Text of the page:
Life Lessons Learned Along the Way: Dancing to the Music
We continue our series of personal, impactful stories that have shaped how we practice law.
“The Grateful Dead are putting out an 80-disc live box set.
No word yet on which Grateful Dead song it will be.”
– Conan O’Brien, June 2, 2015
They say professional athletes want to be rock stars. And rock stars want to be professional athletes. How about lawyers? That’s easy. Many are desperately seeking some connection to either one.
I don’t play guitar, and you certainly wouldn’t want to hear to me sing. But, I do know something about how to write. So, when the Grateful Dead announced last year that they were accepting submissions for fans to write about a memorable experience related to the band, I was interested. Rhino Records planned to include a selection of these submissions as part of a commemorative booklet to accompany their massive, 73-hour, 80-CD collection of live concerts entitled, “30 Trips Around the World.”
My submission for the Dead album – a story about traveling with a good friend to Berkeley, California for our first Grateful Dead concert – did not earn any literary prizes. Nor did it win a big case for my clients or their carriers. But, that was not the goal. Rather, I hoped to have readers remember what it was like 32 years ago when we were all younger, with time on our hands, and an adventurous spirit. Apparently, someone liked my story well enough that it was included in the box set’s booklet.
Looking back on that weekend, my middle-aged mind wonders what our Plan B was. What if we had not found a place to stay? Would we have ended up shivering on a park bench in the early dawn, our sleeping bags moist from the morning dew?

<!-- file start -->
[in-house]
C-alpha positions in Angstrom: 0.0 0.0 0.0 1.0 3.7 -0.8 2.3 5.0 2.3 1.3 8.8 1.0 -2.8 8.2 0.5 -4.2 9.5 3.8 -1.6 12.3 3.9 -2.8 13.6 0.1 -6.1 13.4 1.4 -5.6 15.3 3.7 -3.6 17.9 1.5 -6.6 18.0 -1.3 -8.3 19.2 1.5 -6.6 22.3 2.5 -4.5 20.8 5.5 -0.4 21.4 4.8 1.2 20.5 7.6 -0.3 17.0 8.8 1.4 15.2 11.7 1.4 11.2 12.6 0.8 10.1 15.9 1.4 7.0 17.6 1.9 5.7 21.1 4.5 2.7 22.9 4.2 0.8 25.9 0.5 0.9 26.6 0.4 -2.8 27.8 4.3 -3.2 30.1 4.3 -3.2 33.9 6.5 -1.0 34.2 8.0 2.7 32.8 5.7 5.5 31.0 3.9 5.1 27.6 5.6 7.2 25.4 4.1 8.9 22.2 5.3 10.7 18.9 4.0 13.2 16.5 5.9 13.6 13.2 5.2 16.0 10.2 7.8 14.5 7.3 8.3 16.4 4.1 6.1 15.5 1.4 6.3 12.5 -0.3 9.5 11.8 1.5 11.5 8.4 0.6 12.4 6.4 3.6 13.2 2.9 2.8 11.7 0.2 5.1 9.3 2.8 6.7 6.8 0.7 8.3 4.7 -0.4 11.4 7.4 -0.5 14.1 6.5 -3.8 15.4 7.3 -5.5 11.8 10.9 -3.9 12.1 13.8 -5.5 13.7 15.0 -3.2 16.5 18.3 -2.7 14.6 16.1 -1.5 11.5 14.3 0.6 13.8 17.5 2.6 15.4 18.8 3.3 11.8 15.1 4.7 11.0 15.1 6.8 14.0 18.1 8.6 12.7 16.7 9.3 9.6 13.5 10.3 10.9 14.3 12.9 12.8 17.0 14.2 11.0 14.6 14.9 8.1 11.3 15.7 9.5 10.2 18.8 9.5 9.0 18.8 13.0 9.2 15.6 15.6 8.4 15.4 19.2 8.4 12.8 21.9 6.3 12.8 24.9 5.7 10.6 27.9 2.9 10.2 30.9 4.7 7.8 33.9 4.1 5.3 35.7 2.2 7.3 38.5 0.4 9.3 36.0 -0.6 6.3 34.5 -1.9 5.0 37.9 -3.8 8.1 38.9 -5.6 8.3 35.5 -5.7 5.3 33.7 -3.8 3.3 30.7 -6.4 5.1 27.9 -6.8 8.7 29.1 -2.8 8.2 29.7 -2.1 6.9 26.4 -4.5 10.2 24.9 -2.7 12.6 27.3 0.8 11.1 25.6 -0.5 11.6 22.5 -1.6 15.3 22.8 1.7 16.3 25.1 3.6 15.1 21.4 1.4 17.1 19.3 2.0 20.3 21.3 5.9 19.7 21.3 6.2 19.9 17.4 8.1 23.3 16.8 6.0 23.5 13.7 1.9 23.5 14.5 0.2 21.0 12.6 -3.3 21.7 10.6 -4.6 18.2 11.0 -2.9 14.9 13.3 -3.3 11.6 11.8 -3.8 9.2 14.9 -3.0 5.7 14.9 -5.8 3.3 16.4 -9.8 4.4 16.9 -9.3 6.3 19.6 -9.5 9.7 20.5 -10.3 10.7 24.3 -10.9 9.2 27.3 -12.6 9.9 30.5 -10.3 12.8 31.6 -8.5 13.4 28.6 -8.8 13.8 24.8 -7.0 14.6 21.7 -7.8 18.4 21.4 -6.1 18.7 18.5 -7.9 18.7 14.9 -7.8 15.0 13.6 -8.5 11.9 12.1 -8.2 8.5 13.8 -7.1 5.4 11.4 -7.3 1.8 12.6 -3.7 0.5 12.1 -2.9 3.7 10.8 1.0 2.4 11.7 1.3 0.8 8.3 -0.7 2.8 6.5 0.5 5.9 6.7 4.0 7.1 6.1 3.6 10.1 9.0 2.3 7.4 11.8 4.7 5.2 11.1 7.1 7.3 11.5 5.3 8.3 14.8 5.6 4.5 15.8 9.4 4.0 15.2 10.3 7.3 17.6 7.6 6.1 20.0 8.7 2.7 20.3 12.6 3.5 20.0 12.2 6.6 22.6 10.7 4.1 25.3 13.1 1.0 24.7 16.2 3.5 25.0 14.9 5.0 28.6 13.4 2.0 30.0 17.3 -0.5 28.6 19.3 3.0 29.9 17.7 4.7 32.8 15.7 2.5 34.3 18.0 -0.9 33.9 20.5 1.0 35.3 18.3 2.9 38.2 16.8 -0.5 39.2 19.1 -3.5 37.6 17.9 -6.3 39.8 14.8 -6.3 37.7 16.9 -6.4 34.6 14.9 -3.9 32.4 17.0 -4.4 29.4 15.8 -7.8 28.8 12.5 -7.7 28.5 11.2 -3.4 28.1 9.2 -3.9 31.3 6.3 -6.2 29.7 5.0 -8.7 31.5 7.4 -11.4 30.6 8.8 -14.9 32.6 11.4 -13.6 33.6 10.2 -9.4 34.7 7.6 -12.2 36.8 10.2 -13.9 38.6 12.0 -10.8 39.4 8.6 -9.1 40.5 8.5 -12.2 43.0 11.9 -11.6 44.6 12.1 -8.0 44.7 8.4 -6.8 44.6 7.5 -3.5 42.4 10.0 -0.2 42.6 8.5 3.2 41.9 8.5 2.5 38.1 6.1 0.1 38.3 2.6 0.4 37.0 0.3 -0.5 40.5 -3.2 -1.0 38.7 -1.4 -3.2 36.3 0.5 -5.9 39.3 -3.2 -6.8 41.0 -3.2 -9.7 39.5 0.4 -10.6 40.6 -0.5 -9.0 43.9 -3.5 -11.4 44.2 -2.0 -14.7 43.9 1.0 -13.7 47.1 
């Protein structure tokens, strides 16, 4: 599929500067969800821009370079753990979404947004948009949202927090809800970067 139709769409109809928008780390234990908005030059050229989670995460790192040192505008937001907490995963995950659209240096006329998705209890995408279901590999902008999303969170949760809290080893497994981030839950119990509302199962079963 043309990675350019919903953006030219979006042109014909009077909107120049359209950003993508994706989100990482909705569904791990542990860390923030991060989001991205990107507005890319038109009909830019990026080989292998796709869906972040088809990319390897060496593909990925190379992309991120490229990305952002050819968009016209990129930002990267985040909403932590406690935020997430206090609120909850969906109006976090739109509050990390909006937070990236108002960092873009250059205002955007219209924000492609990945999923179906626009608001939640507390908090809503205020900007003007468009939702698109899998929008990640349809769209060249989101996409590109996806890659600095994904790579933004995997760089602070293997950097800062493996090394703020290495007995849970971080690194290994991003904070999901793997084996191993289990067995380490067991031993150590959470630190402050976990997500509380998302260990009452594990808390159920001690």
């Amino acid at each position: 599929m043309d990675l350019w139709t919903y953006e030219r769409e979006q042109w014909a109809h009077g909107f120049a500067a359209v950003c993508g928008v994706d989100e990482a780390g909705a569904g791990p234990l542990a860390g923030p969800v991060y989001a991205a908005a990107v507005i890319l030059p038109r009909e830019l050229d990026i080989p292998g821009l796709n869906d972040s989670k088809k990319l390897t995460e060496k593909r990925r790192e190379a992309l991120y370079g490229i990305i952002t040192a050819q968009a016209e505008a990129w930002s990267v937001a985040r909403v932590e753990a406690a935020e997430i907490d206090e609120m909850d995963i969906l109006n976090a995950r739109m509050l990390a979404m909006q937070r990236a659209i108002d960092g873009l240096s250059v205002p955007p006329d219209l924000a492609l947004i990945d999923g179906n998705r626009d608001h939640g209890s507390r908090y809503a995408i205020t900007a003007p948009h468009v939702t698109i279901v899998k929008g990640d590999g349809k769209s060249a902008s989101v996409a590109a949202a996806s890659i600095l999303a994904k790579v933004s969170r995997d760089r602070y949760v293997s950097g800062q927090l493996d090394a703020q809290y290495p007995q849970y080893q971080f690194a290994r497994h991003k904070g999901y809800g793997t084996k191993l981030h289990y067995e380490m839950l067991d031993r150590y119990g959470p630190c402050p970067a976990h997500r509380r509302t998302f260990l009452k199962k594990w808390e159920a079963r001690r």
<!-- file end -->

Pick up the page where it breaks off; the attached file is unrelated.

Yet, at the same time, how many times do we allow ourselves to settle, because aiming higher seems unreasonable? In my youth, persistence and the generosity of strangers helped me find free tickets to two sold-out concerts. As an adult, I recognize that the “miracle” was not an accident. Rather, persistence re-frames what is possible, and helps us achieve the impossible. As Nelson Mandela said, “It always seems impossible until it’s done.”
For those of you who waited to order your copy of “30 Trips Around the World,” I am sorry to report that the collection is sold out. However, if what you really wanted was to read my account of my first Grateful Dead concert in 1984, I can’t wait to hear from you.
When David is not debating which music to select if marooned on a desert island, he can be reached at 248-827-1885 or firstname.lastname@example.org. His full article, “Dark Star” can be read in its entirety below.
Our second article this month is The Case against Expert Witness Malpractice by Jesse L. Roth.
Summer vacation had just started, I was still in high school. My friends and I had wheels, but nowhere to go.
My friend Mark called. “Do you have plans this weekend?” “No. What do you have in mind?” I asked. “Let’s drive to Berkeley,” Mark suggested. “The Dead are playing there this weekend.”